Archive for Thursday, October 21, 2004

Johnson pokes fun at outburst

K.C. back relaxed day after blowing up

October 21, 2004


— In an amusing twist to a possibly demoralizing controversy, the Kansas City Chiefs found yellow caution tape surrounding running back Larry Johnson's locker Wednesday.

The same tape that is used to rope off disaster sites stretched about six feet into the room in front of the stall of Johnson, who had blasted the organization the day before.

A first-round pick in 2003 who has been complaining about being third team, Johnson was furious Tuesday that he was not traded by the NFL deadline. He was quoted in the Kansas City Star on Wednesday morning saying, "You can't do too much when you have an offensive coordinator who doesn't trust you and a head coach who never wanted you in the first place."

Johnson insisted the tape was an idea that he and fullback Tony Richardson hatched together to try to lighten the situation for a 1-4 Chiefs team that already was under strain.

And it worked. Players coming in from practice roared at the joke.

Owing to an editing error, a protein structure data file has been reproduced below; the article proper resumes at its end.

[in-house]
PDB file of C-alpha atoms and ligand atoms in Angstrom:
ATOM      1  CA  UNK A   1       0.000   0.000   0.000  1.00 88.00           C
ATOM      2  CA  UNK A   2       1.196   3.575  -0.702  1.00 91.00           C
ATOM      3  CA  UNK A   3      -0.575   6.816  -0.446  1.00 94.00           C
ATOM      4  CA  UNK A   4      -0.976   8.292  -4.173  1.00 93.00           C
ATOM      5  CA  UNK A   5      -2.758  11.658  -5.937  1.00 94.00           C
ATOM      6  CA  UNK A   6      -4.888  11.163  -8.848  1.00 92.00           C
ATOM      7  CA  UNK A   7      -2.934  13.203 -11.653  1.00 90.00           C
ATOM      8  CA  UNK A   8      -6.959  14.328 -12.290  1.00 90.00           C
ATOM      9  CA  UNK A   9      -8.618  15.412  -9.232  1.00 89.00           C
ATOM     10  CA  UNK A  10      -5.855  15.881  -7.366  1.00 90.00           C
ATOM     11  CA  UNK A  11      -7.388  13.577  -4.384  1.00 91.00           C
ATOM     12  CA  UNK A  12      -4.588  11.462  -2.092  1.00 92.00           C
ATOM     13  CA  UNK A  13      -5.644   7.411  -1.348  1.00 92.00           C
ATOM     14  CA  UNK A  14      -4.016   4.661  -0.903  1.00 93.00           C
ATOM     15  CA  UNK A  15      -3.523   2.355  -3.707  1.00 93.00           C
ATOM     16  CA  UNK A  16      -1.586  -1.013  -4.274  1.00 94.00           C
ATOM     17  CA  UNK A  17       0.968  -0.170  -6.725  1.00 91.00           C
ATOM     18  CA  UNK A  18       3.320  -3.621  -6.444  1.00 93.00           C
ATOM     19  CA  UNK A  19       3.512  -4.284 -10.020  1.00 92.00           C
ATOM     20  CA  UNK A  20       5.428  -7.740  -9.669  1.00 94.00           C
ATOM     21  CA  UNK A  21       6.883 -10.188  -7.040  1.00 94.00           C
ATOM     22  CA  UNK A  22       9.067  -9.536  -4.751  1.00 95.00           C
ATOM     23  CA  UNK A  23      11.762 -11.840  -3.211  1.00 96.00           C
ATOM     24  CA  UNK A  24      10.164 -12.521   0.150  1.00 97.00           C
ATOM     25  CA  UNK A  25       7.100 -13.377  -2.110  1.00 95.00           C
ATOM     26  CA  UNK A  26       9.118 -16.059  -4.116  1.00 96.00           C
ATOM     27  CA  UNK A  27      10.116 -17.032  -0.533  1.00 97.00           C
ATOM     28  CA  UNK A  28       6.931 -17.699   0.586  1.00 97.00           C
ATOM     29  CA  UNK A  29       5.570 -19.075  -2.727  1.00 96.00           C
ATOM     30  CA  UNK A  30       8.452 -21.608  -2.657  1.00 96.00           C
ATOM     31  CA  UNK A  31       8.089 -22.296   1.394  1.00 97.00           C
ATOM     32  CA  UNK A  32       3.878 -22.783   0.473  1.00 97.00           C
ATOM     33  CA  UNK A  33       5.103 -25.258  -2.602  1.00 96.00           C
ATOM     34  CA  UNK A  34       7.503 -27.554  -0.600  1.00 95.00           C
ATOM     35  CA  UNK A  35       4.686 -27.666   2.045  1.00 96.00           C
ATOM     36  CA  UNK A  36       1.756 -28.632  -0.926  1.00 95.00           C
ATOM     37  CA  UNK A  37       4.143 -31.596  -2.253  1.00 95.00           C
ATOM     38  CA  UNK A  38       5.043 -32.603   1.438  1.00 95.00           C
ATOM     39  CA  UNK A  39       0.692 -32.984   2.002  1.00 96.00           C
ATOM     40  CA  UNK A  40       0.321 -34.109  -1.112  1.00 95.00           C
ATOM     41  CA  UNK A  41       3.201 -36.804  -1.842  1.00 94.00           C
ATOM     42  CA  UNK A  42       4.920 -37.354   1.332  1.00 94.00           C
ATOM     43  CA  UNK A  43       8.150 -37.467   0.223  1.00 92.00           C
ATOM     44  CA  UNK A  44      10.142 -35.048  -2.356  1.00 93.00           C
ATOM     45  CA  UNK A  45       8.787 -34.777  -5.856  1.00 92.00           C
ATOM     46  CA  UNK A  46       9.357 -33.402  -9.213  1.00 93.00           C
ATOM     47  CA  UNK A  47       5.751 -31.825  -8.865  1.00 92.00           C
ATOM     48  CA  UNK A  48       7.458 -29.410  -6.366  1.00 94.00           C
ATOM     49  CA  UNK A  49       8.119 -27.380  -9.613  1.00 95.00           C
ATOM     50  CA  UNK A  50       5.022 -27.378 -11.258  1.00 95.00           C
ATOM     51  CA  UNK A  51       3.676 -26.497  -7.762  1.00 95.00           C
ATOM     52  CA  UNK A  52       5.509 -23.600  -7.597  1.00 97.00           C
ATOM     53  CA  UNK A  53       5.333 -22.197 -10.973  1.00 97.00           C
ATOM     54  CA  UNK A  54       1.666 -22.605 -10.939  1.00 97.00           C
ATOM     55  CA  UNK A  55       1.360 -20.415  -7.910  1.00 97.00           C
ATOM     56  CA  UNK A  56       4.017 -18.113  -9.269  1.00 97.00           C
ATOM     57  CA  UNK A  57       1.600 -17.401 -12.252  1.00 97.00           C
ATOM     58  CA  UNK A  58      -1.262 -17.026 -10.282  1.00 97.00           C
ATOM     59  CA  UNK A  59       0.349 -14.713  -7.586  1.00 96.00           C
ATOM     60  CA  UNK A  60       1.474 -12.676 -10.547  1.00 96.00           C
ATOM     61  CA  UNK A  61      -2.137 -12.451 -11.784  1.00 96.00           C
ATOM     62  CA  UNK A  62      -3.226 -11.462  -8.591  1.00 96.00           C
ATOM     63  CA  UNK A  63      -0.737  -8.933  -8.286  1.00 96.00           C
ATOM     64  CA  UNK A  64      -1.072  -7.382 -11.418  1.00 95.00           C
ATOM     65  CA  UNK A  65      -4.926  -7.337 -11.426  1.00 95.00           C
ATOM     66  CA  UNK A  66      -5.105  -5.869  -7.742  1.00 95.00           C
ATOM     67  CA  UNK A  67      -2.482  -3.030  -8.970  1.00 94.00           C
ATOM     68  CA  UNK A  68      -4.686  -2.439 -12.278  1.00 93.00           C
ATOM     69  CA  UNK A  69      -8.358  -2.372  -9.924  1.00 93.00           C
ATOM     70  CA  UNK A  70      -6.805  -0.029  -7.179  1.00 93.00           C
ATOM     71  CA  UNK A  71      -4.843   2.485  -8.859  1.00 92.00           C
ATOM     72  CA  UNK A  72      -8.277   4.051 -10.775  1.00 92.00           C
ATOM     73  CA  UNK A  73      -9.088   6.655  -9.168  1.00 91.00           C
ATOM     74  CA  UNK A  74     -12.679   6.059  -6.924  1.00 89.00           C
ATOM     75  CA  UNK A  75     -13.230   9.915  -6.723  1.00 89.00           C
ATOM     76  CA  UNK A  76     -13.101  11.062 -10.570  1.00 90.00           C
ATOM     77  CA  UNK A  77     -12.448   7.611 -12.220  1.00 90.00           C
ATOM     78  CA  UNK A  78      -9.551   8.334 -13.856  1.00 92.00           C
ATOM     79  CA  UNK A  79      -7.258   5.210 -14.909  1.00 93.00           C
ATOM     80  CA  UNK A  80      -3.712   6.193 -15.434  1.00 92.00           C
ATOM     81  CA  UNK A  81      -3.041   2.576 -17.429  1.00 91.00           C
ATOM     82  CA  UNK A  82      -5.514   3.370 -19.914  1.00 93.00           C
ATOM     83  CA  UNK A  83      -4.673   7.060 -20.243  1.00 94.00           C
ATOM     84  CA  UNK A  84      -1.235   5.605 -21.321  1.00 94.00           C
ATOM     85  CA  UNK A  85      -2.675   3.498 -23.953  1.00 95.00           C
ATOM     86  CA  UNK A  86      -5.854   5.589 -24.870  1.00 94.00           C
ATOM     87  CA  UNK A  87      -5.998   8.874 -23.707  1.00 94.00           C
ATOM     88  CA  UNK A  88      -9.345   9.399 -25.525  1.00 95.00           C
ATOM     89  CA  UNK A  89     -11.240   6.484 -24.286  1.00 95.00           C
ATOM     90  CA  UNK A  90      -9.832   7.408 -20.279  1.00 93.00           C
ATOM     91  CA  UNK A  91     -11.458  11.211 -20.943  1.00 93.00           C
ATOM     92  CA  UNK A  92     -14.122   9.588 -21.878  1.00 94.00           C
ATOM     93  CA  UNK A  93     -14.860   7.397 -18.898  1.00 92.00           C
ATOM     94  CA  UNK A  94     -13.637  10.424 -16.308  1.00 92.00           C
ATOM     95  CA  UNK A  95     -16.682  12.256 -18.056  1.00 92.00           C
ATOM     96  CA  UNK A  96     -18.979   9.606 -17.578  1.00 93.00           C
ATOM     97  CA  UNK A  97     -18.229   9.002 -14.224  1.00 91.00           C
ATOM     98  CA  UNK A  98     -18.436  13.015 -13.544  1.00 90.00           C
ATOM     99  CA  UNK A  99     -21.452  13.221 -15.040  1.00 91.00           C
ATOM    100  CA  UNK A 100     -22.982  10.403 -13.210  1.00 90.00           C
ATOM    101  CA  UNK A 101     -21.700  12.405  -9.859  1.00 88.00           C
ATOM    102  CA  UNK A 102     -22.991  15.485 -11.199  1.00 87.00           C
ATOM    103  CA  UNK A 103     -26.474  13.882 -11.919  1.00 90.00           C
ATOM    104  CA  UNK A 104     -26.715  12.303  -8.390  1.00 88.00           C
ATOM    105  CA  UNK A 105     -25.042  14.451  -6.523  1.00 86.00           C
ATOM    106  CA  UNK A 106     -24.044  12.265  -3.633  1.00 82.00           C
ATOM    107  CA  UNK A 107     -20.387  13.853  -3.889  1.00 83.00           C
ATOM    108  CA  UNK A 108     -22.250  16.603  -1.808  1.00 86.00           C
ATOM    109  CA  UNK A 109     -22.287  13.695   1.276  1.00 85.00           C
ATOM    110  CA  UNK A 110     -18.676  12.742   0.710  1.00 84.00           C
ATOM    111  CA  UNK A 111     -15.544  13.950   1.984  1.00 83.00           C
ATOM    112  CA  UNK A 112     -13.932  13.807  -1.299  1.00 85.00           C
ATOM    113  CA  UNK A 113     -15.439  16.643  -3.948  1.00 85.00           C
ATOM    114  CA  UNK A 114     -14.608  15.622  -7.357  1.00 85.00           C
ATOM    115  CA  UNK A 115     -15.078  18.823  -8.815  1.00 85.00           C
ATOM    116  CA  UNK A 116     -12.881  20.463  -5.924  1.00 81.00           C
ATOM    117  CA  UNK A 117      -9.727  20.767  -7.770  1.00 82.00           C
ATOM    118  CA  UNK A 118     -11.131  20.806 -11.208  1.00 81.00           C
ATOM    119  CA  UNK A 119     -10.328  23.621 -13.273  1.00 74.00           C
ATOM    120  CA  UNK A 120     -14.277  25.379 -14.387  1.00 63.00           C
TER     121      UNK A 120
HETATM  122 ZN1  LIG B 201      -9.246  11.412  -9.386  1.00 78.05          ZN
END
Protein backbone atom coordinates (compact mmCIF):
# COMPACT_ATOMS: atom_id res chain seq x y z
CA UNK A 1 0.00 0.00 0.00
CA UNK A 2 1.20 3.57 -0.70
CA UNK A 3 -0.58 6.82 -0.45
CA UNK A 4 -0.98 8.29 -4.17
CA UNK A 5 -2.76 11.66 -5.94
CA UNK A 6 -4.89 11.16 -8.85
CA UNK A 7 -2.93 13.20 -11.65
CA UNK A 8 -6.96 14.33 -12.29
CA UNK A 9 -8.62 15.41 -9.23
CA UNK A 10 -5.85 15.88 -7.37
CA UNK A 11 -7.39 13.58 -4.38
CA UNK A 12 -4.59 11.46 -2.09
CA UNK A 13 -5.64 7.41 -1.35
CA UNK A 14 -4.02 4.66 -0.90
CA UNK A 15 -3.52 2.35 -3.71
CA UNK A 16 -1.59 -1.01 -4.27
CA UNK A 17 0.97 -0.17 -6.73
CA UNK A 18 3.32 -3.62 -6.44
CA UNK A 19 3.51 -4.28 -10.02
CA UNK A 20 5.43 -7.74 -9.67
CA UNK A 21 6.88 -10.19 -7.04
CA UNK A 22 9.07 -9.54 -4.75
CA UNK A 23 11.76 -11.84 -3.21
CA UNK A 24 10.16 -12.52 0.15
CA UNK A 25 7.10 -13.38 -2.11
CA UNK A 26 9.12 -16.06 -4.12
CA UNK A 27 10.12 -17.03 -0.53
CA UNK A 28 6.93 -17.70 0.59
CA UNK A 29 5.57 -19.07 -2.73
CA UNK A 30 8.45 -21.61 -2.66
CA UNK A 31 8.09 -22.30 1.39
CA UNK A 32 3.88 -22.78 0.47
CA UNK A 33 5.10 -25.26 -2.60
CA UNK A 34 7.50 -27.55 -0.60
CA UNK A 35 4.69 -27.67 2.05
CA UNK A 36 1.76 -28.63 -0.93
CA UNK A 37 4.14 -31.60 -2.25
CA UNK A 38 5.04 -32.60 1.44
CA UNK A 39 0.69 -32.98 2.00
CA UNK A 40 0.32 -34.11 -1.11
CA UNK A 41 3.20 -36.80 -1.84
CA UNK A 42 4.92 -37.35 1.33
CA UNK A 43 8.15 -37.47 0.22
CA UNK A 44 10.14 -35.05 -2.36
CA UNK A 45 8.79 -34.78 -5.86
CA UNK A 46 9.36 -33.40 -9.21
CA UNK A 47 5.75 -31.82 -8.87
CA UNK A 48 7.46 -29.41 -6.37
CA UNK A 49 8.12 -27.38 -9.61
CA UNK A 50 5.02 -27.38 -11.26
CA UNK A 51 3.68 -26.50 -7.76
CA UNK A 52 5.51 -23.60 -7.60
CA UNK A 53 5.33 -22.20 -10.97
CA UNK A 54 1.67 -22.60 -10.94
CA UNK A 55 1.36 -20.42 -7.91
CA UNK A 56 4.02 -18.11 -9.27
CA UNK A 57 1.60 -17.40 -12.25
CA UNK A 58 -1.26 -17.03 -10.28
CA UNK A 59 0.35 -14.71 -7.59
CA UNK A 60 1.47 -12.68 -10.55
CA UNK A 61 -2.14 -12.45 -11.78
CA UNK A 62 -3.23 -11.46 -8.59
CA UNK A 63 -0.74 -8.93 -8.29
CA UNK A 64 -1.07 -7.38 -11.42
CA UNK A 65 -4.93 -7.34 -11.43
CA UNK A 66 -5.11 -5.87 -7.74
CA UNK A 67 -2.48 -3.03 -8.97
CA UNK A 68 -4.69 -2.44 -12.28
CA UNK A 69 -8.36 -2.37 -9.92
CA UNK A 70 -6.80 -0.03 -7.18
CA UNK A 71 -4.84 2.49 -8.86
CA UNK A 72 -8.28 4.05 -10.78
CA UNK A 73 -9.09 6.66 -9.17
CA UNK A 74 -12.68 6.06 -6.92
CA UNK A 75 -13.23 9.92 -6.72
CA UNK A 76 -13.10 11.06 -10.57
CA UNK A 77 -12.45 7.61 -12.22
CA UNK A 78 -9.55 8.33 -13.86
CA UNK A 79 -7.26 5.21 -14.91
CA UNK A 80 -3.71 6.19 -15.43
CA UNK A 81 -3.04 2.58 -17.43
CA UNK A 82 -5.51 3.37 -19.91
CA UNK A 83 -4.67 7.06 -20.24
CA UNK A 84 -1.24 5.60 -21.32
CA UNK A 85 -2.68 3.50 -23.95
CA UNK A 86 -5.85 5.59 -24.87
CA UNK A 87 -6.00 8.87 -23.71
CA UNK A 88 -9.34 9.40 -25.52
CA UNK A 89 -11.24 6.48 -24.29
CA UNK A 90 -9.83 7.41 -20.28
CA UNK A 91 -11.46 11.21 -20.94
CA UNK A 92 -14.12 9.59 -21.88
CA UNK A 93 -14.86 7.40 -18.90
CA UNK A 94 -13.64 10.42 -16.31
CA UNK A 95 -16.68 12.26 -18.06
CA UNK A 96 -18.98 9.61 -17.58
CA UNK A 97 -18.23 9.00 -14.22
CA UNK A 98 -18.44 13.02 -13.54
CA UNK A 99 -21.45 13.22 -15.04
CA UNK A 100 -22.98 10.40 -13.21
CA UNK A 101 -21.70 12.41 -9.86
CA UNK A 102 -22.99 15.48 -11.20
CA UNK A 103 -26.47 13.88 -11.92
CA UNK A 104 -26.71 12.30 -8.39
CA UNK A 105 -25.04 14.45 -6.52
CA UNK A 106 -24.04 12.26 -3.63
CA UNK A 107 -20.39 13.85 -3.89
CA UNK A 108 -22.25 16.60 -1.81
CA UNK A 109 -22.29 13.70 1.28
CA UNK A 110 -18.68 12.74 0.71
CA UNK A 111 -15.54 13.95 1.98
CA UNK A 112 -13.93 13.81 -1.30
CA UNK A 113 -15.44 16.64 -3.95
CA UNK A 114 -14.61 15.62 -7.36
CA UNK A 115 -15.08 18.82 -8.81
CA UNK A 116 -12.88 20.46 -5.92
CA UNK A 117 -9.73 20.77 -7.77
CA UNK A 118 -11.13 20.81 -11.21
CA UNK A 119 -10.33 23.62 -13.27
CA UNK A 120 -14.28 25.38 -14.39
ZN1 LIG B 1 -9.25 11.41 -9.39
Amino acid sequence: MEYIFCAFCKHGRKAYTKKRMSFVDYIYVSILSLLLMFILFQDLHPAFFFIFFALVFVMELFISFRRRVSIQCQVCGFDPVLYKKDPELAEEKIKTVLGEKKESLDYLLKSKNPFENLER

"I told T-Rich to do this. He was poking fun at me anyway," said Johnson, who has been inactive for three of five games. "We're just having fun about it. I told T-Rich we should do something, just be dumb about it, and that's what we did."

It was not the first time Johnson had been embroiled in team controversy. Earlier this season, he lashed out at coach Dick Vermeil for not talking to him directly before telling reporters that it was time for Johnson to "take off his diaper."

But it was a contrite Johnson who stood behind the yellow tape and addressed the media.

"People think I'm always back-and-forth with my head down and never smiling," he said. "But I'm not like that. That day's over. ... So I've got to go on and continue with the rest of the season and let the chips fall where they may. I'm just out having fun in practice, and whatever happens, happens."

Johnson, a standout in college at Penn State, had expected to be traded and had told people privately that he was looking forward to it.

"People are stressing you out," he said. "My dad's calling, my sister's calling, my brother's calling, my friends are calling: 'What's going to happen?' You get so frustrated. It builds up.

"And after everything's done, then it's completely cool."

Vermeil said later he didn't even know about the yellow tape.

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